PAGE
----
On a hot July afternoon in 2010,  my husband and I went with my daughter and her family to the National Space and Aeronautics Museum in DC to see the IMAX presentation of the Hubble telescope.  Everything about it was spectacular.  It was especially impressive that my husband worked all the launches related to the Hubble, except one and we saw that launch in our front yard as it careened into space.

The movie showed the astronauts as they played in the Brevard County beaches only a few miles from our house. It was a an eerie feeling to realize that I had seen history being made a few steps from my front door.  Of course, we always glibly talk about the fact that we are watching history in the making.  But sitting in the theatre with approximately 1,000 other people puts the NASA experiences of the past 4 decades in a totally different light.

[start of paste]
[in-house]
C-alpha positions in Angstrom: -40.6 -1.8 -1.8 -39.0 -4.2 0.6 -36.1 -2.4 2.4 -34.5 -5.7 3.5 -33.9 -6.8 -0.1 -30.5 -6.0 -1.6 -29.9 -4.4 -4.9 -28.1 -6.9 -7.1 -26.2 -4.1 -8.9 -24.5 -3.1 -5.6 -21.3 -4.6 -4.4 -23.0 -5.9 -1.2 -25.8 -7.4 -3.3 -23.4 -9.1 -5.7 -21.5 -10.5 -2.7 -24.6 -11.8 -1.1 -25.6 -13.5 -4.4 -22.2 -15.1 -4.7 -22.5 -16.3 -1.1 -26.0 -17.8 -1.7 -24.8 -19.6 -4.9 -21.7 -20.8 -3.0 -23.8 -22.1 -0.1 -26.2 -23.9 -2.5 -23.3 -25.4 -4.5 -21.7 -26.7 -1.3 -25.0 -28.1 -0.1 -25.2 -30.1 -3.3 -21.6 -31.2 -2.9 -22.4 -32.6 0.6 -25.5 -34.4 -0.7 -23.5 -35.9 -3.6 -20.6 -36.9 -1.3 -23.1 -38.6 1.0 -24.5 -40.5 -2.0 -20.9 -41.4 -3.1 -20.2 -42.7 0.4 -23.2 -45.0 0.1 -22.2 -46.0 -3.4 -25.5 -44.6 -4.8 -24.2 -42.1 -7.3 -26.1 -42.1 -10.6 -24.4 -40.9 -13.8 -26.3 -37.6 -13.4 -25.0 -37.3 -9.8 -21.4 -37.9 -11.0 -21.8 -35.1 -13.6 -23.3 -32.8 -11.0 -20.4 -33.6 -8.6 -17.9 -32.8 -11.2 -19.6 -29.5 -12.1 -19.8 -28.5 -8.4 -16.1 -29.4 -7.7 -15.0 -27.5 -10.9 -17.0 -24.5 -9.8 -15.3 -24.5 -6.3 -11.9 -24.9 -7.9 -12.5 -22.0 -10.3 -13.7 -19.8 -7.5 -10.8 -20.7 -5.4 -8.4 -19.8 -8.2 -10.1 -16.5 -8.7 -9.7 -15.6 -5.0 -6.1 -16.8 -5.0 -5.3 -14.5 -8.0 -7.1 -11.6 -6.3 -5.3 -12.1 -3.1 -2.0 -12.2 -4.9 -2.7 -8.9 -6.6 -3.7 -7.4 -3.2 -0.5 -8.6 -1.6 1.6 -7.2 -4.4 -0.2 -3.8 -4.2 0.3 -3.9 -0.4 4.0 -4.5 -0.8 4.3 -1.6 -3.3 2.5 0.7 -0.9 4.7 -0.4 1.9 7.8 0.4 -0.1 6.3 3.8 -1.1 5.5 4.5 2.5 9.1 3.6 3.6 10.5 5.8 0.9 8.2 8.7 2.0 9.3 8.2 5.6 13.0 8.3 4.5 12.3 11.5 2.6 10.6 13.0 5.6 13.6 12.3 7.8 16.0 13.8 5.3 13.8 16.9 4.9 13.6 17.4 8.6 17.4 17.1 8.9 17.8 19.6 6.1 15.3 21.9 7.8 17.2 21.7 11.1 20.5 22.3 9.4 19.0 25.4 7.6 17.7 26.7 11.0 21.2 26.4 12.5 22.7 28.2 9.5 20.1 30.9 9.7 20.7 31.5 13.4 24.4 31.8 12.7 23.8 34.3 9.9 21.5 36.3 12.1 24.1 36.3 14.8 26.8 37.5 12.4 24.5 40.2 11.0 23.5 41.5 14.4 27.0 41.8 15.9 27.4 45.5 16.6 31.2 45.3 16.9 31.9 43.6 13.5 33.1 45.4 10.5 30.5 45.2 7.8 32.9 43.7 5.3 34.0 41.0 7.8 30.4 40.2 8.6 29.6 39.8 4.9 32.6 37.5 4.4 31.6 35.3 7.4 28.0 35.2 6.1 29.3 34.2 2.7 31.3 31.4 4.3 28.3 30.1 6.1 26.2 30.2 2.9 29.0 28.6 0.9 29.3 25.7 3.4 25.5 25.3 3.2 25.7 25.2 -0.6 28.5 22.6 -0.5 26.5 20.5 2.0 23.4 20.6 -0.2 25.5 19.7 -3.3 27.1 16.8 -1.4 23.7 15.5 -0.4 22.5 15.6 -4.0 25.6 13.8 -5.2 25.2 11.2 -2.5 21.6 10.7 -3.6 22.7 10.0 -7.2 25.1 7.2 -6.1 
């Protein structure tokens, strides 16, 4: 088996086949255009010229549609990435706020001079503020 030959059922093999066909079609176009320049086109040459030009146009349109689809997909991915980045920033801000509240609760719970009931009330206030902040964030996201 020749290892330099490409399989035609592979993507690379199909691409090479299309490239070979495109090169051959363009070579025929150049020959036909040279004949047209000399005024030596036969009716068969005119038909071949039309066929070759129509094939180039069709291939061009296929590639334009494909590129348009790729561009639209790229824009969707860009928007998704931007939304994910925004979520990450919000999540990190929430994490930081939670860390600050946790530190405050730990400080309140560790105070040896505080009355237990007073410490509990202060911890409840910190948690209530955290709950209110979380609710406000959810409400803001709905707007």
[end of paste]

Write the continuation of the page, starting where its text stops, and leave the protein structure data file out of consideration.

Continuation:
Then as the pictures that have been taken from the Hubble unfolded, we all gasped in wonder.  Perhaps the other people in the theatre didn’t have the same sense of amazement as our small group because we lived it.  When the Hubble first launched, the Hubble family came to see the first launch attempt.  They were Presbyterians and they attended Trinity Presbyterian Church in Satellite Beach where I was working.  It was an honor to have the Hubble family with us.

God has been such an important part of our history.  As I pushed him out of the theatre, my husband, Frank said, “We cannot even imagine how big and awesome our God is.”  We have prayed for each launch and the many astronauts.  We have their patches tucked away in desks drawers.  There are  framed photos of launches hanging on our walls.  Years ago, I stood on the road of our church when the Challenger exploded.  The stunned staff stopped to pray for the astronauts and their family, because the horror of the moment was more gut wrenching than we could imagine.